Network Rail (NR) has released their Strategy Statement regarding East West Main Line (a.k.a. East West Rail) in advance of the remodelled business case review for the Department for Transport. This was published in March 2022 – so its analysis is up to date.
In the interests of balance, it should be noted that this is not a plan – it is NR’s opinion on what EWR ‘should’ do in order to enhance (or at the very least not negatively impact) NR’s existing railway services.
It could be said to be a political document where NR positioned the deficiencies within EWR and its process – however, the potential impact on NR’s network is massive, so they must cover themselves.
The full document can be found buried in Network Rail documents here.
The lowlights for Bedford are:
- Network Rail states (pages 58-59) that the current railway through Bedford is “formally declared as congested infrastructure” and that their priority for the MML line is “protecting and improving the performance of the existing network”.
They go on to state that an “industry acceptable EWR scope at Bedford will provide segregated lines to the east of the station diverging from MML to the north and have a nil or net positive impact on the performance capacity of the existing MML”. It is also mentioned at the bottom of Page 20.
Roughly translated, this means they need extra tracks for EWR: i.e The six-track option. It means the potential demolition of homes in Poets and Ashburnham Road and massive remodelling around the station including the widening of Bromham Road bridge and moving the actual station.
Midland Main Line has been classified as congested since 2014. Network Rail first knew the six track option and its implication was on the table back in October 2018. EWR knew of it in January 2019. But this information was not made public during the route consultation in January – March 2019.
Bedford Borough knew in July 2019 of this possibility but chose to put their trust in SLC Rail consultants and not be open and transparent with residents. Impacted residents were denied access to this knowledge at the point where they could object to the route.
- Network Rail is advocating that EWR build and plan for a huge increase in freight traffic. They are suggesting that the route can be used to support freight for both Felixstowe and Southampton (page 46). In order to underpin the predicted 74% growth in freight trains by 2043. NR propose that EWR should that the railway should “not preclude exploration of new national routing options for freight that could accommodate anticipated growth, serve existing or new distribution hubs, and improve freight access from major ports to the rest of the nation.”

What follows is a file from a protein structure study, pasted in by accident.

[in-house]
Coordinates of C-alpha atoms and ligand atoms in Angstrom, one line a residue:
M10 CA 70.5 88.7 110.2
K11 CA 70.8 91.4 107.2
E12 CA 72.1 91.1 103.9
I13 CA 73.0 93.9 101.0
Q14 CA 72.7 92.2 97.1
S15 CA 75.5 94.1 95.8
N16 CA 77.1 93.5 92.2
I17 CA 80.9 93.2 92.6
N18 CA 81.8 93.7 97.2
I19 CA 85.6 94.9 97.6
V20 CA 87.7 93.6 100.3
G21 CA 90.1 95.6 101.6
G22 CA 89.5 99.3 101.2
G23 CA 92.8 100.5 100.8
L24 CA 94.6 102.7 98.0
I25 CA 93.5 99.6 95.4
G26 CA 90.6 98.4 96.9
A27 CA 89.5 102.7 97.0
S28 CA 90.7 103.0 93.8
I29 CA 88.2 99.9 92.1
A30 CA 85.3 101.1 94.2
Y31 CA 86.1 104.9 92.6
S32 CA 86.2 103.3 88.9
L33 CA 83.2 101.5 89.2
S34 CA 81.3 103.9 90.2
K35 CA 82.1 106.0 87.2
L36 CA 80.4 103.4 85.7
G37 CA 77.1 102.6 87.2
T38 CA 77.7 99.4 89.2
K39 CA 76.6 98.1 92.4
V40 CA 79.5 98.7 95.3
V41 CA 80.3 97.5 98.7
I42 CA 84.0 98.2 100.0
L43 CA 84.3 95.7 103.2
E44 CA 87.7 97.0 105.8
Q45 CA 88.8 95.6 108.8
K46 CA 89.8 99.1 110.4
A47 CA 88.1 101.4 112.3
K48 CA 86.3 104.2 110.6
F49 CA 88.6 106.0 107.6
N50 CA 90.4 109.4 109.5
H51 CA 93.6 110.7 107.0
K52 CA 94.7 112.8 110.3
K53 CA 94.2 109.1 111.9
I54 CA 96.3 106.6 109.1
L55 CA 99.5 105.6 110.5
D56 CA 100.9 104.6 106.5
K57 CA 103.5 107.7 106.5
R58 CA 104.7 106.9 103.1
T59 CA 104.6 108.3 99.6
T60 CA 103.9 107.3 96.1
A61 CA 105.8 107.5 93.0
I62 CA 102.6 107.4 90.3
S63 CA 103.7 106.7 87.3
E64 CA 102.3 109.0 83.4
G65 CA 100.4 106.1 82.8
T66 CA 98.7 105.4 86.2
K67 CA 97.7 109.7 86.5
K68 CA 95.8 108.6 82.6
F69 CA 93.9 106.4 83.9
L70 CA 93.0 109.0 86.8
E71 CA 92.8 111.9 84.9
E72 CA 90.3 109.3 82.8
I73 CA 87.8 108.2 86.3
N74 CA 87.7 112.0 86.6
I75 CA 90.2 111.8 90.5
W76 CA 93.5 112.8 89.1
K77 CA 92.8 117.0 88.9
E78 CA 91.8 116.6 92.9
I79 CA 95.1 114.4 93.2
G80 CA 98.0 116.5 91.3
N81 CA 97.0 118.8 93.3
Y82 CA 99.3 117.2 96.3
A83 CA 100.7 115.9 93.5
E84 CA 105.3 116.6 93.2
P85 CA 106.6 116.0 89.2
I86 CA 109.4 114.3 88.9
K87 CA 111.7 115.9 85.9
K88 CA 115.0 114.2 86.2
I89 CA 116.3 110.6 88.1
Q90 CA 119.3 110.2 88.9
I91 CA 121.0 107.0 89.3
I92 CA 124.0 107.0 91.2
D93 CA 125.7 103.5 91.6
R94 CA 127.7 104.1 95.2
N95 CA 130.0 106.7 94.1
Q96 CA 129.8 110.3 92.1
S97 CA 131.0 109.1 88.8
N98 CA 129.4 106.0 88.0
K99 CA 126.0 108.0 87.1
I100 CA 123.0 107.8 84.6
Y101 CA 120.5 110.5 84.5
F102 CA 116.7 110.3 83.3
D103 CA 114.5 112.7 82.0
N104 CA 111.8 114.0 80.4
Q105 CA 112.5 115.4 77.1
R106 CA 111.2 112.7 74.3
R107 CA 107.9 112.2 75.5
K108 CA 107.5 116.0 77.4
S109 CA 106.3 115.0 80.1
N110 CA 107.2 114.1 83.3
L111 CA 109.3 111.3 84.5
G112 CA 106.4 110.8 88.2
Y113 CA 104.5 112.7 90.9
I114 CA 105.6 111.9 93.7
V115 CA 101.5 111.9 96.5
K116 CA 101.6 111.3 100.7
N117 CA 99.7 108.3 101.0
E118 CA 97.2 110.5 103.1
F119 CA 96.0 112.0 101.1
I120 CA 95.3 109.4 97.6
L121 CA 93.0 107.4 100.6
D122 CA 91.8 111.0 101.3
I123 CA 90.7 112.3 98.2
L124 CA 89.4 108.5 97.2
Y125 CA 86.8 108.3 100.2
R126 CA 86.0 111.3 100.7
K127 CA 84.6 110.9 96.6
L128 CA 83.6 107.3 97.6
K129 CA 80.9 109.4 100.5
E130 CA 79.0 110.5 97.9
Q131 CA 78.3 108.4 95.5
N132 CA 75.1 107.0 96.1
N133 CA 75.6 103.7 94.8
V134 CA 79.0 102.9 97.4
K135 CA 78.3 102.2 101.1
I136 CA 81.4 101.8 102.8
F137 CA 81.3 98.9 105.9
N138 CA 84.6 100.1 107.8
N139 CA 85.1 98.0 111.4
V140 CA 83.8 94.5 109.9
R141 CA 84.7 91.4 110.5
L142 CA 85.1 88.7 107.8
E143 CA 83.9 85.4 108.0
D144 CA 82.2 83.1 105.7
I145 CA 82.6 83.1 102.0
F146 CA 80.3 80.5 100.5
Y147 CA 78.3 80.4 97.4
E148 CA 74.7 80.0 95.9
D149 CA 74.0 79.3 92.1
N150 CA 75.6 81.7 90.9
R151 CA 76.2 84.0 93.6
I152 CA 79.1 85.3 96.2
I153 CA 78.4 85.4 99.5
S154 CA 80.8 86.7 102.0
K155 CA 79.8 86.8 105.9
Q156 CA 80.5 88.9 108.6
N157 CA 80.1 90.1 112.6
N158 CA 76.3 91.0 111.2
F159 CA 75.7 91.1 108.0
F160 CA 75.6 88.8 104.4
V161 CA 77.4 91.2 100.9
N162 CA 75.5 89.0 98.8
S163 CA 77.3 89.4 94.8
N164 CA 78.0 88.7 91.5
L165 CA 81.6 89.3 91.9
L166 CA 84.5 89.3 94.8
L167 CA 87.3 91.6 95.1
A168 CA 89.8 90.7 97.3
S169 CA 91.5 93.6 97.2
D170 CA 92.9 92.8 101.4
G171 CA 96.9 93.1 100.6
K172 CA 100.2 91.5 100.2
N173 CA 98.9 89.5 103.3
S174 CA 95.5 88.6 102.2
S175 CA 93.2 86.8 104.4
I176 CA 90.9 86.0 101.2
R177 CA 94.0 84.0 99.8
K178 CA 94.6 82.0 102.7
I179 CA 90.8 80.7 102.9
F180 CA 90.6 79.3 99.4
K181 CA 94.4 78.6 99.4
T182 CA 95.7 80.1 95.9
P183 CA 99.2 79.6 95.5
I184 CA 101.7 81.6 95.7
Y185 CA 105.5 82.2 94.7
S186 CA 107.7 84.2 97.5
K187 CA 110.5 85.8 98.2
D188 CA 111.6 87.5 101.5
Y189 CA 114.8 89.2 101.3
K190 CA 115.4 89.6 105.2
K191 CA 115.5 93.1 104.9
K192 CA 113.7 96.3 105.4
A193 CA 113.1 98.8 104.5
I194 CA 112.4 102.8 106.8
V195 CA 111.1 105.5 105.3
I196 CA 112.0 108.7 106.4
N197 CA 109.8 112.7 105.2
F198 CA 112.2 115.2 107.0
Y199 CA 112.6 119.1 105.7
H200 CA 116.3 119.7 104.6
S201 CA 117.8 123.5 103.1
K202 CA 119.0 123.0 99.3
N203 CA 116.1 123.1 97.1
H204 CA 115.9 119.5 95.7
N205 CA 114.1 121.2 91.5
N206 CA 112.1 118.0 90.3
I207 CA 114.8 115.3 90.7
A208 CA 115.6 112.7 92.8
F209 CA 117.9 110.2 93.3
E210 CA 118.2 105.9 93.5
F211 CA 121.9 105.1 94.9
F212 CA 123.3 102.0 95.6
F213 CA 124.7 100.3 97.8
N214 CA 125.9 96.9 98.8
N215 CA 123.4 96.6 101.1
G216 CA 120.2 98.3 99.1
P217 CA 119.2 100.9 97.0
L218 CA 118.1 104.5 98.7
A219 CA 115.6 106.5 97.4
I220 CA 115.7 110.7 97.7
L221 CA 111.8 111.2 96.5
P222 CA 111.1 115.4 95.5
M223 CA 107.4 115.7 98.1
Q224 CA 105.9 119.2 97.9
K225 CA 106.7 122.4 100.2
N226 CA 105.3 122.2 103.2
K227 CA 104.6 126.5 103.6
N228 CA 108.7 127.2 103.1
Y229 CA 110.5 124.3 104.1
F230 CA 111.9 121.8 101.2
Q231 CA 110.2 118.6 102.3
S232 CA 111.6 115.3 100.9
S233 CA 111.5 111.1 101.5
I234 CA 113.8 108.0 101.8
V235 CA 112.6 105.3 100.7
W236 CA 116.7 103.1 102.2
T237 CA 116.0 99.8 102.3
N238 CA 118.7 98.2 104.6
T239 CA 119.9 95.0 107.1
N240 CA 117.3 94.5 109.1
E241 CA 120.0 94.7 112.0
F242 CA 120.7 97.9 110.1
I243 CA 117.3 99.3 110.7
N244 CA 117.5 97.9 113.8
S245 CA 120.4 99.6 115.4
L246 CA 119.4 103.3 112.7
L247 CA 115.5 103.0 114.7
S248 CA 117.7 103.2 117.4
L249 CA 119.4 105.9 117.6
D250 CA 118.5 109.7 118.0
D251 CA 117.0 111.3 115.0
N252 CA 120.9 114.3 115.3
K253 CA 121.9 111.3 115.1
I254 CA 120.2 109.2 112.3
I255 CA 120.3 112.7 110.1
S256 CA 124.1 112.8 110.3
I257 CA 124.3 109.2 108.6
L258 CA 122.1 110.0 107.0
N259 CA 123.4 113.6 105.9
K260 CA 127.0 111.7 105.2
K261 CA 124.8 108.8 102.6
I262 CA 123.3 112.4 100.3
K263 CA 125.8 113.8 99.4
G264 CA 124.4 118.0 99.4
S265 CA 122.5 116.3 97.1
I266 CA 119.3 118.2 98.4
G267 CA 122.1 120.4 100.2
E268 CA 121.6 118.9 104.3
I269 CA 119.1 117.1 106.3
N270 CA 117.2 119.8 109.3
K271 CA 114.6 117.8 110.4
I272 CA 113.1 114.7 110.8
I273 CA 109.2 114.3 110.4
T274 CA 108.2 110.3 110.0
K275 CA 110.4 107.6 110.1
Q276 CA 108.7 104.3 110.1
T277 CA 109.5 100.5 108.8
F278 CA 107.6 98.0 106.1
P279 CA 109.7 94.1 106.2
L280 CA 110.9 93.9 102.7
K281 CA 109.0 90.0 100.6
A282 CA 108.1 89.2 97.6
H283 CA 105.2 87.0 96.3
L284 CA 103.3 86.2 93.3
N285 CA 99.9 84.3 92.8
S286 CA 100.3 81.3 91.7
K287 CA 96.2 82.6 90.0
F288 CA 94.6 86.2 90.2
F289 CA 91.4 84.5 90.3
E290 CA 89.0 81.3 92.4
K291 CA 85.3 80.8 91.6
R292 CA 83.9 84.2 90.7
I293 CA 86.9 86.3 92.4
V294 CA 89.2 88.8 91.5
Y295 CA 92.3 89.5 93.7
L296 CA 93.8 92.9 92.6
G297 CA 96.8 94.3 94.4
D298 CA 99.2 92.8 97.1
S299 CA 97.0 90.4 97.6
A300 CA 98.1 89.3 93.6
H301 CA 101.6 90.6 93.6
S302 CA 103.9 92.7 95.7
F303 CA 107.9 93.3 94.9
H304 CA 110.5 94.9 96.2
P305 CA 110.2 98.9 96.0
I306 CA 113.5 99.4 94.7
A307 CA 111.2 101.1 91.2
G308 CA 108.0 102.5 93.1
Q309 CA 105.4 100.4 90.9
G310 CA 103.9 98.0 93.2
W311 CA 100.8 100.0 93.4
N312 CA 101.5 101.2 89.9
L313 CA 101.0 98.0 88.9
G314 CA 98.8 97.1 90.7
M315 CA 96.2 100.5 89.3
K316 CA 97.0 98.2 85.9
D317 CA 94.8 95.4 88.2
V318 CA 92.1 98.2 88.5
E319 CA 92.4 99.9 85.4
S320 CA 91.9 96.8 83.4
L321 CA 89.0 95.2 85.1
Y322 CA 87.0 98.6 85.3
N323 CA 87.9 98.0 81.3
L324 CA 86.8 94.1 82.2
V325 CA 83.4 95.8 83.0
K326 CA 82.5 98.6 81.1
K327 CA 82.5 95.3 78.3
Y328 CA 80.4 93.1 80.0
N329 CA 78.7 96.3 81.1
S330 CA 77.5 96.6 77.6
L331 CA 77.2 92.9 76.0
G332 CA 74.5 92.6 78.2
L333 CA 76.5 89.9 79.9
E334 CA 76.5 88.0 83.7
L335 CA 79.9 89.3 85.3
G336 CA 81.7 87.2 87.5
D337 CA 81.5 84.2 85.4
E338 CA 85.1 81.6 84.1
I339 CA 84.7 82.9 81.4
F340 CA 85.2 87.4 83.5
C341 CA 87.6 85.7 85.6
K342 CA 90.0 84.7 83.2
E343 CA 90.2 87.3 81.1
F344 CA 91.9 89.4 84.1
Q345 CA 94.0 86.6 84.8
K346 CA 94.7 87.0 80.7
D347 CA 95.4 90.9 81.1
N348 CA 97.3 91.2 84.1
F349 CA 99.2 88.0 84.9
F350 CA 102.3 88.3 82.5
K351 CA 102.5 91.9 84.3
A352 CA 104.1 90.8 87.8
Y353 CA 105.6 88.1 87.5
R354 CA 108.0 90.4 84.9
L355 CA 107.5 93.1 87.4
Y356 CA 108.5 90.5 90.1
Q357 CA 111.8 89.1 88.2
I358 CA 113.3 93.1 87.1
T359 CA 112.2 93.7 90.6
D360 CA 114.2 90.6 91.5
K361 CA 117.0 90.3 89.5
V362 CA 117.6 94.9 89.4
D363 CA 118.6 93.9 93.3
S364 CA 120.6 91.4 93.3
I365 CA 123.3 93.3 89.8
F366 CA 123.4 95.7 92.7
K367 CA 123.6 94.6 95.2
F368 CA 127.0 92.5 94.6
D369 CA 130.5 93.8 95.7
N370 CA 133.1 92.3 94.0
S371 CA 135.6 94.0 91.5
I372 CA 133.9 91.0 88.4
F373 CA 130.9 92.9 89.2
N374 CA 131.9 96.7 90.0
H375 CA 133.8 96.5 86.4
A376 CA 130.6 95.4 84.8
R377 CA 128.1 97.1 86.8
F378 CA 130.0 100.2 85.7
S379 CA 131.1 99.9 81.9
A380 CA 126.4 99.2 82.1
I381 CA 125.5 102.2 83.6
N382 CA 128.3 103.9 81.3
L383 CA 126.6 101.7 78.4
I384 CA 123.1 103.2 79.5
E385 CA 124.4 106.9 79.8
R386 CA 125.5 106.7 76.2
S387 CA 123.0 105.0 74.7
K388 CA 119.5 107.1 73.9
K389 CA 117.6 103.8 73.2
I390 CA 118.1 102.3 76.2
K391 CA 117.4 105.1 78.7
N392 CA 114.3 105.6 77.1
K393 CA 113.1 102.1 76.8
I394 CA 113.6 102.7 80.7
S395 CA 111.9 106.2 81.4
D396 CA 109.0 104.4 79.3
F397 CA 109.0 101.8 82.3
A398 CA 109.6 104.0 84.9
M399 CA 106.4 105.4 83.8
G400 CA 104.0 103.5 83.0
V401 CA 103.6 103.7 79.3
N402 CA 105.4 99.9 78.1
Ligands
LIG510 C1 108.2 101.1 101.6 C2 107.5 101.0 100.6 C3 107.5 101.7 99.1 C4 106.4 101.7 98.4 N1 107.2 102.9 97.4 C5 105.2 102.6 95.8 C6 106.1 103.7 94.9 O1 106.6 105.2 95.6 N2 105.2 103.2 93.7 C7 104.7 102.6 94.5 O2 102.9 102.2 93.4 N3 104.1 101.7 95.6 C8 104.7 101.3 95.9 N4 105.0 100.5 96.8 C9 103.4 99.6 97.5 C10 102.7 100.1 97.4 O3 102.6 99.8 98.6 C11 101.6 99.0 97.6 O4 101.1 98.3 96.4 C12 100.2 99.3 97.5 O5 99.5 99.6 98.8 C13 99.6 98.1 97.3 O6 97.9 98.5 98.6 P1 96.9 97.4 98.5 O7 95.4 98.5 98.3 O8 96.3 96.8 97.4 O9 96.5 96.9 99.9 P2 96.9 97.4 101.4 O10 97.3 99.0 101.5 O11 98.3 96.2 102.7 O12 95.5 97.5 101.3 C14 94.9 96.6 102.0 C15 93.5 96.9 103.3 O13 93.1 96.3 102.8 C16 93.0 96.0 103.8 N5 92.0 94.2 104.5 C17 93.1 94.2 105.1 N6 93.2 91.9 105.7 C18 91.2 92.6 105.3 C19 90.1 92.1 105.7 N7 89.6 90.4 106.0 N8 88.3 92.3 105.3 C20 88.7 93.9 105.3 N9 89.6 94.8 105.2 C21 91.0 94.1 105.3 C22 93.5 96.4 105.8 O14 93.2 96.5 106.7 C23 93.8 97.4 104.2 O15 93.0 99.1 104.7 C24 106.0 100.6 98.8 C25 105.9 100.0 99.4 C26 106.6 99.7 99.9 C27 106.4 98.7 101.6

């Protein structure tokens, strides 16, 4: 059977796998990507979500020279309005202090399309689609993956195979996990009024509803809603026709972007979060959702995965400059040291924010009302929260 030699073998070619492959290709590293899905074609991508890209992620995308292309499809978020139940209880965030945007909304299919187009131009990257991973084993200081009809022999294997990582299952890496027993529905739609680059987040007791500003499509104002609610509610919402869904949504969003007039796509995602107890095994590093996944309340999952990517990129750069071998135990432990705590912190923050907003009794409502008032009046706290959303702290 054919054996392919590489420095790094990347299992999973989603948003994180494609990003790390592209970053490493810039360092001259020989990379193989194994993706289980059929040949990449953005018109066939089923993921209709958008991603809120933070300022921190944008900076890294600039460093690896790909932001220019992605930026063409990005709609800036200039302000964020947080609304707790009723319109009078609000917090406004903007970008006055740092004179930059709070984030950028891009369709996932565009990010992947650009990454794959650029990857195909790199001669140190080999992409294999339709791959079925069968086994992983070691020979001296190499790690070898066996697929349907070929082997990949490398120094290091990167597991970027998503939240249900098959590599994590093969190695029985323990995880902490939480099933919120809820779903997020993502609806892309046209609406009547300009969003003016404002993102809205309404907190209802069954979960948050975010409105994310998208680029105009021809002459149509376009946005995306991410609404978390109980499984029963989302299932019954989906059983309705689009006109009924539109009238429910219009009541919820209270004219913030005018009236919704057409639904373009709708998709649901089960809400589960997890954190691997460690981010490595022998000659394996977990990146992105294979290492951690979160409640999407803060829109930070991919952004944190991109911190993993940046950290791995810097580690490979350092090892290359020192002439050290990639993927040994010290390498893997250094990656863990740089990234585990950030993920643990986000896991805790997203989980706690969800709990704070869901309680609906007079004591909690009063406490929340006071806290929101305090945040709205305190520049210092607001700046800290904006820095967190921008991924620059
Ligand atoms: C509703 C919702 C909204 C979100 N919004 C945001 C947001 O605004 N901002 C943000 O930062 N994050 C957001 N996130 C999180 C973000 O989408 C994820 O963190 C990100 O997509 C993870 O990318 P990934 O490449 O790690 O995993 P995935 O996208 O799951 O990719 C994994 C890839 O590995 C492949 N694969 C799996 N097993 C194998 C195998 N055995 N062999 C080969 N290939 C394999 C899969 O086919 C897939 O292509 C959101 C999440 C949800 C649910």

Freight is a subject that has been, even in the face of common sense and numerous indicating factors, tremendously downplayed by EWR, Cllr Headley and the Bedford self-declared Rail experts during the consultation processes.
- Network Rail confirms that EWR is not currently planned to be electrified. See Page 21: “At present, East West Rail infrastructure is not planned to be electrified. Changes to scope will need to be considered if fully electrified routes using the new infrastructure are required.”. It is commonly accepted that electrification would be a good idea. But, contrary to Cllr Headley’s statement of “Diesel is not an objective of EWR” in the February Full Council Meeting, EWR currently has no choice other than Diesel traction for both passenger and freight, whether it is an objective or not.
Bedford’s Air Quality is already poor. It consistently falls below the World Health Organisations’ safety thresholds. Diesel trains can only make that worse – never better.
- Network Rail states that Bedford has already been identified as requiring additional Depots (Page 59) – Where exactly these will go, how they will be provided with access and services and what disruption they will cause is not clear. NR advocates the industry produce a holistic strategic plan for the area – it doesn’t seem to mention working with the local residents or council.
- The Journey Time Analysis case study for Bedford (Pages 44 & 45) concludes that EWR’s journey time to/from Bedford is uncompetitive in comparison to car journeys.
This is not a good business case for a passenger railway. Most journeys are heavily in the red. Even the positive journey time gain to Cambridge is only 12 minutes – but this is before the A428 road improvements have been considered.
In total, only 3 journeys show a journey time improvement versus road (one of those is Luton – which is on the MML anyway) whereas 12 show the road routes to be more competitive. This journey time deficit could be enormously improved by having a shorter route with the station south of Bedford without the complications of coming through Bedford.
Network Rail knows their stuff about railways. EWR know their stuff about railways. What do Bedford Borough know about railways? One of two things has happened here to Cllr Headley and the Mayor, either;
- They think that the destruction of homes, the years of massive disruption in the town, the environmental destruction, the air quality and associated health issues, and the huge cost to the taxpayer are a price worth paying to have the railway come through the town,
- Or they did not understand enough about the implications of supporting a route through Bedford and didn’t have the wherewithal to accurately qualify with EWR what the consequences would be.
Either way, the consequences of that unilateral local decision (made without full council debate or vote) to support this route won’t be suffered by them, they will be endured (sic) by their residents.
It is about time they started to listen to all those residents and challenge EWR, rather than defend EWR, It is time they revoked their support for Route E.
Bedford for a Re-consultation (BFARe)
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